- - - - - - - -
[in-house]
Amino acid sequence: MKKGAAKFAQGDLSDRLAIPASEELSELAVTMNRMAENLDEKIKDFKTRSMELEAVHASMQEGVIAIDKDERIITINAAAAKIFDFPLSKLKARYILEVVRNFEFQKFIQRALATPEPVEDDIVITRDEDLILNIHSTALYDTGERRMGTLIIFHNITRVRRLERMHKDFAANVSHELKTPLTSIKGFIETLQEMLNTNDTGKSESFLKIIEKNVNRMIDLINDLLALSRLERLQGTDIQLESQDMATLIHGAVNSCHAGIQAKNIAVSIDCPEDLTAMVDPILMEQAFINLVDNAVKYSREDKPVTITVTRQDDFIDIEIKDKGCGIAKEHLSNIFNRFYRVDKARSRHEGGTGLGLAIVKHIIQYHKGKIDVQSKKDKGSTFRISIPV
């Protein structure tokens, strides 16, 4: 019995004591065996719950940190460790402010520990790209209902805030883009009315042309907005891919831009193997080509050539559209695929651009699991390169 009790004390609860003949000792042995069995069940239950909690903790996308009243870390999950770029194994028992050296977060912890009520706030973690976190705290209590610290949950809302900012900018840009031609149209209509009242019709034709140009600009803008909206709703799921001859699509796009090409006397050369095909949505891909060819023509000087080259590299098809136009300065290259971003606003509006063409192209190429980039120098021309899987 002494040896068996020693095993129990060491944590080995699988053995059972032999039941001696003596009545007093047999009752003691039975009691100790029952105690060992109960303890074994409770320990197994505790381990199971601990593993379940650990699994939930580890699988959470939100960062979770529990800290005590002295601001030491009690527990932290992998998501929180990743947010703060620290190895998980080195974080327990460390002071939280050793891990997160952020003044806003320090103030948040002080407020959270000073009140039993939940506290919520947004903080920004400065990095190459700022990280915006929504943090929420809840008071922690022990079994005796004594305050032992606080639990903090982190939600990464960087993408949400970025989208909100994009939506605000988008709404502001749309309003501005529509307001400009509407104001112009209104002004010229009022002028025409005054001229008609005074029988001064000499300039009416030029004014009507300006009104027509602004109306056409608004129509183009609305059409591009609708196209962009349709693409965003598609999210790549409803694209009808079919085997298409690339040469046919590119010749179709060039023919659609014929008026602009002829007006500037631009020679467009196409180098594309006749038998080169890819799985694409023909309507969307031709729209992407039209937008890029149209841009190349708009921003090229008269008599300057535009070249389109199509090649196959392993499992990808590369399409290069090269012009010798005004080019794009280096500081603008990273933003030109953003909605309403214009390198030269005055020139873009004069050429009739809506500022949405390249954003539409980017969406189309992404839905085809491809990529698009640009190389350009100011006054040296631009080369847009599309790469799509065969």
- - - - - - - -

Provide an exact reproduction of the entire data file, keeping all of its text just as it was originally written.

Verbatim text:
[in-house]
Amino acid sequence: MKKGAAKFAQGDLSDRLAIPASEELSELAVTMNRMAENLDEKIKDFKTRSMELEAVHASMQEGVIAIDKDERIITINAAAAKIFDFPLSKLKARYILEVVRNFEFQKFIQRALATPEPVEDDIVITRDEDLILNIHSTALYDTGERRMGTLIIFHNITRVRRLERMHKDFAANVSHELKTPLTSIKGFIETLQEMLNTNDTGKSESFLKIIEKNVNRMIDLINDLLALSRLERLQGTDIQLESQDMATLIHGAVNSCHAGIQAKNIAVSIDCPEDLTAMVDPILMEQAFINLVDNAVKYSREDKPVTITVTRQDDFIDIEIKDKGCGIAKEHLSNIFNRFYRVDKARSRHEGGTGLGLAIVKHIIQYHKGKIDVQSKKDKGSTFRISIPV
């Protein structure tokens, strides 16, 4: 019995004591065996719950940190460790402010520990790209209902805030883009009315042309907005891919831009193997080509050539559209695929651009699991390169 009790004390609860003949000792042995069995069940239950909690903790996308009243870390999950770029194994028992050296977060912890009520706030973690976190705290209590610290949950809302900012900018840009031609149209209509009242019709034709140009600009803008909206709703799921001859699509796009090409006397050369095909949505891909060819023509000087080259590299098809136009300065290259971003606003509006063409192209190429980039120098021309899987 002494040896068996020693095993129990060491944590080995699988053995059972032999039941001696003596009545007093047999009752003691039975009691100790029952105690060992109960303890074994409770320990197994505790381990199971601990593993379940650990699994939930580890699988959470939100960062979770529990800290005590002295601001030491009690527990932290992998998501929180990743947010703060620290190895998980080195974080327990460390002071939280050793891990997160952020003044806003320090103030948040002080407020959270000073009140039993939940506290919520947004903080920004400065990095190459700022990280915006929504943090929420809840008071922690022990079994005796004594305050032992606080639990903090982190939600990464960087993408949400970025989208909100994009939506605000988008709404502001749309309003501005529509307001400009509407104001112009209104002004010229009022002028025409005054001229008609005074029988001064000499300039009416030029004014009507300006009104027509602004109306056409608004129509183009609305059409591009609708196209962009349709693409965003598609999210790549409803694209009808079919085997298409690339040469046919590119010749179709060039023919659609014929008026602009002829007006500037631009020679467009196409180098594309006749038998080169890819799985694409023909309507969307031709729209992407039209937008890029149209841009190349708009921003090229008269008599300057535009070249389109199509090649196959392993499992990808590369399409290069090269012009010798005004080019794009280096500081603008990273933003030109953003909605309403214009390198030269005055020139873009004069050429009739809506500022949405390249954003539409980017969406189309992404839905085809491809990529698009640009190389350009100011006054040296631009080369847009599309790469799509065969």